Rodney Rude-Live-Volume 1 (1984)
Trailer-Other Rude Videos
|Year Of Production||1984|
|RSDL / Flipper||No/No||Cast & Crew|
|Region Coding||1,2,3,4,5,6||Directed By||None Given|
|Pan & Scan/Full Frame||None||English Dolby Digital 2.0 (448Kb/s)|
|Widescreen Aspect Ratio||1.29:1|
|Video Format||576i (PAL)|
|Original Aspect Ratio||1.29:1||Miscellaneous|
|Annoying Product Placement||No|
|Action In or After Credits||No|
When I inserted this DVD for review, I was a little surprised when the rating appeared on screen warning of medium level coarse language. I was expecting a barrage of high-level coarseness from Rodney Rude. In fact, that's what I did get, though perhaps there are a few words even he doesn't utter, at least not on this recording.
Rude has been a fixture on the licensed club circuit for more than two decades now, and has released a number of videos and CDs of his work. I recall him from a late night ABC programme in the early 1980s which featured stand-up routines from the Comedy Store in Sydney, and comedians such as George Smilovici and Vince "my name's Vince, here's a picture of me as a baby" Sorrenti. Rude's routines were always the highlight of the show for me, even though he was less than rude in the watered-down television material. Rude was involved in the setting up of the Comedy Store, which was located in Margaret Lane in a building that I think has now been demolished. I recall his routines as being the highlight of the show, though there was only one joke I could remember, involving a mate named Roy with a cat that drank red wine. That routine makes a cameo appearance in this programme.
Rude's routine involves catchphrases such as "Hello, trendsetters", "You know what I hate?" and "I hate that". Peppered with four-letter words, his routine is for adults only, discerning or undiscerning. This programme was recorded as long ago as 1984, and seems to come from only one or two performances. Some of it gets a bit relentless, such as the lengthy limericks portion where audience members are invited onto the stage to deliver their own limericks, but mostly this is vintage Rude. Sensitive viewers who prefer their humour with full political correctness should look elsewhere.
While this programme was recorded on video technology circa 1984, it scrubs up reasonably well, about as well as one could expect it to. There are the inevitable problems, but I doubt whether anyone would be disappointed with the transfer.
The programme is transferred in the original aspect ratio of 1.29:1 and naturally is not 16x9 enhanced.
There is a slight softness to the video image characteristic of video recording of the time. Light levels are generally low as well, but the video is still adequately sharp and clear. Contrast levels are average, while shadow detail is not very good. Colour is fairly muted, partly given the light levels and partly given the video technology.
The usual problems with video recordings rear their ugly heads here. There is some chroma noise visible, there is some colour bleeding and there is a slight smearing of the image from time to time. There is some burn-in of bright lights causing flaring as well, but this is fairly minimal. There are a lot of brief horizontal lines denoting analogue video tracking errors.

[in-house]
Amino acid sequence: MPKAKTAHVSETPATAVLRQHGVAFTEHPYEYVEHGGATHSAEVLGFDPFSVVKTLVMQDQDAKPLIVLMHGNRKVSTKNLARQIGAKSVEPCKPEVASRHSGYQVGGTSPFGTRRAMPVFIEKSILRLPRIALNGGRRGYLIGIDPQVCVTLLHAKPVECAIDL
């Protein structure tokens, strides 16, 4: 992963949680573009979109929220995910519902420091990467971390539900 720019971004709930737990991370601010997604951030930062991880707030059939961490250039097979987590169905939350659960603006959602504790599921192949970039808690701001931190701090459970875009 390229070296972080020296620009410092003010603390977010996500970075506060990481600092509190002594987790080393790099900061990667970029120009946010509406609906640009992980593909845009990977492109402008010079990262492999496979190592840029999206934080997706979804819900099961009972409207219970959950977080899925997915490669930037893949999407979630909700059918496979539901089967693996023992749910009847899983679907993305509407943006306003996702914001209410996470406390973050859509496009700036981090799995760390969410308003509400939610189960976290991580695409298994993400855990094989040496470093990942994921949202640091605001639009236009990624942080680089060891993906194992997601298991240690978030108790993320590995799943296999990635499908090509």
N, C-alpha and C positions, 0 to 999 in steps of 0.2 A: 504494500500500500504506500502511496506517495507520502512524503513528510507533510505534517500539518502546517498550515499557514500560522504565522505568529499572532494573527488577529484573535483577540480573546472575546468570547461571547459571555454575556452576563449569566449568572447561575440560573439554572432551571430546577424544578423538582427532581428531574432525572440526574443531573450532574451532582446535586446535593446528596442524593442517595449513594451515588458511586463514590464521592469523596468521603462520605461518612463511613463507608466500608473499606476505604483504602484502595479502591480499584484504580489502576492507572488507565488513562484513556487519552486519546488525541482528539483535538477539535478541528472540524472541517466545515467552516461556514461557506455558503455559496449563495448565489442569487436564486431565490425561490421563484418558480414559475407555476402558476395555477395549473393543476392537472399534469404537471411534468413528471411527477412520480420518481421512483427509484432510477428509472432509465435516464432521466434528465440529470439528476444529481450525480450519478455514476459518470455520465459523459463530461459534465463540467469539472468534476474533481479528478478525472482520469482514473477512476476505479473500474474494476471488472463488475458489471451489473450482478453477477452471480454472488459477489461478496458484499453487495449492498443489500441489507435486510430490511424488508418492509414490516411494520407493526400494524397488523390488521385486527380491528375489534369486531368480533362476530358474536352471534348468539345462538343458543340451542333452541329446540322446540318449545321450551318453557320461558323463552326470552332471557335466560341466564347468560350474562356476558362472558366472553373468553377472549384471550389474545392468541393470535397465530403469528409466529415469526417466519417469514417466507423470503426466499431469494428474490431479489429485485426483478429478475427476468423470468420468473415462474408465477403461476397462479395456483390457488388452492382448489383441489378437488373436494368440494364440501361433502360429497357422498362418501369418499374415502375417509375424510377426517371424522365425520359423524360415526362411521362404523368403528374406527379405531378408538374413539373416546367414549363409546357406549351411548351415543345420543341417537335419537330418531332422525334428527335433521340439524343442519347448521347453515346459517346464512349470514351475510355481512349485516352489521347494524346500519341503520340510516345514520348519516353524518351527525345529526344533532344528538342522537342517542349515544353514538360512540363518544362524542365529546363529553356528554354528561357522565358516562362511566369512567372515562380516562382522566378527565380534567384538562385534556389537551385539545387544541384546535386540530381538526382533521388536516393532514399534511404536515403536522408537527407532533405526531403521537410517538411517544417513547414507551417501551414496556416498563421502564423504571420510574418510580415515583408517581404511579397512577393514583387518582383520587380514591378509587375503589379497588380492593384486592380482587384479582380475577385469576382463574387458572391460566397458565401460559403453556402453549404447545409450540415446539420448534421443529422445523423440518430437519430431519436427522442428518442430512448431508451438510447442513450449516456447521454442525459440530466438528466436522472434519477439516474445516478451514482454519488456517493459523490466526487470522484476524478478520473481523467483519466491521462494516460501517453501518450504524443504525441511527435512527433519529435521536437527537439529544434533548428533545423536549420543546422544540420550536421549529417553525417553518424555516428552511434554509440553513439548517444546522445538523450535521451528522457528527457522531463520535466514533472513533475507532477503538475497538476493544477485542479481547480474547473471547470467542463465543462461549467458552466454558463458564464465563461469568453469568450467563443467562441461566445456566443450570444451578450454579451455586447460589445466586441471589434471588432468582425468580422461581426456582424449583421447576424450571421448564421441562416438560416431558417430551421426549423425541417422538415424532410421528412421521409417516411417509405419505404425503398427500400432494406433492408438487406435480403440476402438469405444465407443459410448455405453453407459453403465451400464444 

No subtitles are provided on this single-layered disc.
The sole audio track is Dolby Digital 2.0 and seems to be fully mono.
The audio track is serviceable. Dialogue from the comedian is clear most of the time, though there were a few instances here and there where it was a little difficult to understand. The limericks from the audience members are very hard to understand, though I think unfamiliarity with microphone technique and familiarity with alcohol consumption are to blame here. While the recording is a little strident at times, I doubt whether anyone will consider it different from expectations.
There is no music score, though Rude does some singing.
|Surround Channel Use|
This interview was recorded in Tamworth presumably around the time that the video was recorded. It looks like a news piece for local television, and Rude is fairly serious as the title suggests. He describes his early career living and working in Tamworth.
This is just several attempts by the interviewer in the above material to do his initial piece to camera. A waste of disc space, really.
Three additional routines from other performances.
Three trailers for other Rude material. The first of these includes routines identical to those in the main programme, though from a different gig. The last is the longest, running 6:01, and is a lengthy diatribe about a certain fast food outlet recorded in 2002. Rude looks older, but little else has changed.
There is censorship information available for this title. Click here to read it (a new window will open). WARNING: Often these entries contain MAJOR plot spoilers.
NOTE: To view non-R4 releases, your equipment needs to be multi-zone compatible and usually also NTSC compatible.
I hardly think this will be coming to a Region 1 or Region 2 store near you, so you have no choice but Region 4.
Typical Rodney Rude humour, so if you respond to it, this is for you.
The video and audio quality are acceptable.
There are about 25 minutes of extras.
|DVD||Pioneer DV-S733A, using Component output|
|Display||Sony 86CM Trinitron Wega KVHR36M31. Calibrated with Ultimate DVD Platinum. This display device is 16x9 capable.|
|Audio Decoder||Built in to DVD player, Dolby Digital, dts and DVD-Audio. Calibrated with Ultimate DVD Platinum.|
|Speakers||Main: Tannoy Revolution R3; Centre: Tannoy Sensys DCC; Rear: Richter Harlequin; Subwoofer: JBL SUB175|